“Yeah, I guess it all comes down to your mom,” says comic Colin Quinn, when asked about his connection to Woodstock and how the Woodstock Land Conservancy (WLC) scored him as its benefit headliner. Quinn’s aunt, Grace Murphy (his mom’s sister), is the vice president of the WLC Board of Directors, and so he’ll appear here to help raise funds for the non-profit organization. When asked if he’s working up new material on the environment and land trusts for the show, Quinn says, “I have some anti-environment material. You can’t be pro-anything; that’s not funny.”
Quinn’s connection to Woodstock goes back to childhood. “When I was a kid, I went to Woodstock Elementary School for six months, and I almost went to Onteora Junior High School, but we moved back to Brooklyn,” he says. “My favorite thing to do was to go to the Millstream and watch the nude skinny-dippers.”
Quinn is best-known as former writer and Weekend Anchor on Saturday Night Live and as host of Comedy Central’s Tough Crowd with Colin Quinn. He comes to Woodstock just after the curtains closed on his recent sold-out show, The New York Story, directed by Jerry Seinfeld. His one-man show, Long Story Short, was adapted into an Emmy-nominated HBO special, and he recently played Amy Schumer’s dad in her film debut, Trainwreck.
The son of two teachers, Quinn delivers an acerbically funny take on life as viewed through the lens of a lively, intelligent mind. He has published his own book, The Coloring Book: A Comedian Solves Race Relations in America (Grand Central/Hachette, 2015). “It’s me, rambling away, and it’s not an unmitigated failure,” he concedes, adding, “It’s hard, too hard, to write a book. I’ll never write another one. People say standup is hard, but comedy is easy. Writing a book is brutal.”
The apparently effortless grace of Quinn’s improvisational comedy requires, he admits, “relentless rehearsing. You can only improvise after that. It’s serious stuff. The least funny thing about the world today is that we’re still dumb, as a society – emotionally, intellectually. Yeah, we have social media and technology, but everything else stays the same. I’m just like everybody else, asking ‘What is wrong?’ and nobody has answers; that’s the saddest part. That’s the way I differentiate people,” he says. “The ones who think they have the answers, they’re the real idiots. The others? They’re only half-idiots.”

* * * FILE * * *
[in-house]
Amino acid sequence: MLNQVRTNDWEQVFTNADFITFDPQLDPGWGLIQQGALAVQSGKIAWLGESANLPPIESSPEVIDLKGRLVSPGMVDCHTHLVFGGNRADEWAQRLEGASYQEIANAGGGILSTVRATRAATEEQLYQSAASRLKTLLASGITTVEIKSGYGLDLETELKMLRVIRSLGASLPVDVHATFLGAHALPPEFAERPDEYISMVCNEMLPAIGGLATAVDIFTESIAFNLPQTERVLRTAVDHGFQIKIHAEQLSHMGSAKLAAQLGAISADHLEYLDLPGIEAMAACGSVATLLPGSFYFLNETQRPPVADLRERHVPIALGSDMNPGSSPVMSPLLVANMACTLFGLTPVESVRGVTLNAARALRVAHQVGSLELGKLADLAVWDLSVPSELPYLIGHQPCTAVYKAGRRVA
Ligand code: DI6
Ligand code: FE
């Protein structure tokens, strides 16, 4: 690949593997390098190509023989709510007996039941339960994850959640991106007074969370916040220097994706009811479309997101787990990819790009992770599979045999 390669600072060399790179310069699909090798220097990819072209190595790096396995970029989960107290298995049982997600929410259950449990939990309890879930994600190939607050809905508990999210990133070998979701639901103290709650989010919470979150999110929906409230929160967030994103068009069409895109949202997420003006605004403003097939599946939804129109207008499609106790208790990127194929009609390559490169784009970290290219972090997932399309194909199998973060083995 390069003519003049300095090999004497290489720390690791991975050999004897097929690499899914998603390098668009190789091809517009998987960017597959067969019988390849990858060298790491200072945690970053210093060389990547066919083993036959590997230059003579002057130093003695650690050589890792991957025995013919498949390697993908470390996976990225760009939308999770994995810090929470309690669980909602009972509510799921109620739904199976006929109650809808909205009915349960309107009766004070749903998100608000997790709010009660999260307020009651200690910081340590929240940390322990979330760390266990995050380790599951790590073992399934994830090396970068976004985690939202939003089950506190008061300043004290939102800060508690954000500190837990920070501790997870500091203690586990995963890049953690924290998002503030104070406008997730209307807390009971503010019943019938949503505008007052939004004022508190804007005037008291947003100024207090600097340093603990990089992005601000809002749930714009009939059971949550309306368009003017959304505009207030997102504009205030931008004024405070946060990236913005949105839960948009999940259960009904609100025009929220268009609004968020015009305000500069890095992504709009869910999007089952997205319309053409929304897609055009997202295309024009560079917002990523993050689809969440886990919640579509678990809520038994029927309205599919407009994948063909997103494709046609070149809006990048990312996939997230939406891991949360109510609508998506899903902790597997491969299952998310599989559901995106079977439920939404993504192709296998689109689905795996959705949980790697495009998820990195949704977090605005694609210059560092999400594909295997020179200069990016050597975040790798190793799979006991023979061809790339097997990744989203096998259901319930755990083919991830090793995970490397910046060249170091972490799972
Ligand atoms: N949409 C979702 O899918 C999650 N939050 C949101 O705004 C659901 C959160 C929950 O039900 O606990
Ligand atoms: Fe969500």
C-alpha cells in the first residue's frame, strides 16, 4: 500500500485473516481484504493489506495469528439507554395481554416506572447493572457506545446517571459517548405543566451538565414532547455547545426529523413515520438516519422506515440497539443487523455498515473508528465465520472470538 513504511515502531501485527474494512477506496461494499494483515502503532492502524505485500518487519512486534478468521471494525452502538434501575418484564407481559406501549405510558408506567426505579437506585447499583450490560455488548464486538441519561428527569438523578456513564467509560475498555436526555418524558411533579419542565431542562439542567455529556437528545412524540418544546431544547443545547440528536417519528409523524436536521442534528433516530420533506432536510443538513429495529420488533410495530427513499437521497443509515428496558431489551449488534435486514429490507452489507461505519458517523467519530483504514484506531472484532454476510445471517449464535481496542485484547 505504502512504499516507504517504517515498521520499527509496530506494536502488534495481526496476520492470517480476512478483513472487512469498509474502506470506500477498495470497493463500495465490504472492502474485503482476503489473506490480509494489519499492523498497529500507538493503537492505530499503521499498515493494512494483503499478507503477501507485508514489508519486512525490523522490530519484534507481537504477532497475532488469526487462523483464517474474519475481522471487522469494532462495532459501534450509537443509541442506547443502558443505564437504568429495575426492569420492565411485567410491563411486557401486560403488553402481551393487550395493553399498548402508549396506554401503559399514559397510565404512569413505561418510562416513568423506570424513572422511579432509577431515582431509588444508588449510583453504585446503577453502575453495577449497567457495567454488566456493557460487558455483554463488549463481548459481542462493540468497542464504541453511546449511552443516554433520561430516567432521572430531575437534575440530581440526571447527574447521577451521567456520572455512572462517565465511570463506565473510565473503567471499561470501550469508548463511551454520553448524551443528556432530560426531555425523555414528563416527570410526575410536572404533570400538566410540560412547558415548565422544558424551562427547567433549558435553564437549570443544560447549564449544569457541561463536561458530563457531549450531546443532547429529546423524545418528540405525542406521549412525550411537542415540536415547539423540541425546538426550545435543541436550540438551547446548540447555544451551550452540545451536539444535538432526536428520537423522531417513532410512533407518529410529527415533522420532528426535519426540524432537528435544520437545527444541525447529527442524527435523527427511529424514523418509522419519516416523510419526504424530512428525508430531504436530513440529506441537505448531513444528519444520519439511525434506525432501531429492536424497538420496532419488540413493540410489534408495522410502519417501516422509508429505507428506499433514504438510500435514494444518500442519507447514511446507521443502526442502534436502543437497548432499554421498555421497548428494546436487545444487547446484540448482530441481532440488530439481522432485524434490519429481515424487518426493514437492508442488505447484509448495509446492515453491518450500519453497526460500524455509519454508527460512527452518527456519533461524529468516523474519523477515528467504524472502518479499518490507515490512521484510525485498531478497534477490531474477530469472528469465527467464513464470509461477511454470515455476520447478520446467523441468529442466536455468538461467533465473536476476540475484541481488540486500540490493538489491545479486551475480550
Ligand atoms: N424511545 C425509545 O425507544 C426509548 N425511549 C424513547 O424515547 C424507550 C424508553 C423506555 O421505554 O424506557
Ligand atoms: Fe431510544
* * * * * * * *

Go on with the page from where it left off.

What does he wish that he’d known when he was in his 20s, just starting out in his career? “I wish I’d know how power really works. I had no idea… You could say, ‘I’m not going to that stupid party, it’s immaterial. It will have no effect either way. It’s not as important as the work I do.’ But who you know, showing up, having people see you at something…that’s my lesson to kids. When you’re around somebody, [the person in power] is going to give to you. They think, ‘I know I have to see them, and the other person? The one I don’t see? I don’t have to give to them.’”
So, show up. See and be seen. It matters and it makes a difference. And it definitely matters to the Woodstock Land Conservancy. Maxanne Resnick, recently appointed executive director, says that the WLC “runs pretty lean. We operate virtually, don’t have an office and our budget includes salaries for just two staff people. We accomplish what we do by sheer determination and have a ton of ambition.”
The non-profit formed in 1987 to rally hundreds of local citizens to save Woodstock’s beloved 22-acre Zena Cornfield: today, through purchases, donations and easements, it is the steward of more than 1,000 acres, including the Comeau Property, Thorn Preserve (owned by the Catskill Center for Conservation), the Sloan Gorge Preserve and numerous parcels throughout the Woodstock area.
Colin Quinn: An Evening of Standup Comedy Benefiting Woodstock Land Conservancy, Saturday, April 16, 7 p.m., $15/$45/$75, Woodstock Playhouse, 103 Mill Hill Road, Woodstock; (845) 679-6900, www.woodstockplayhouse.org.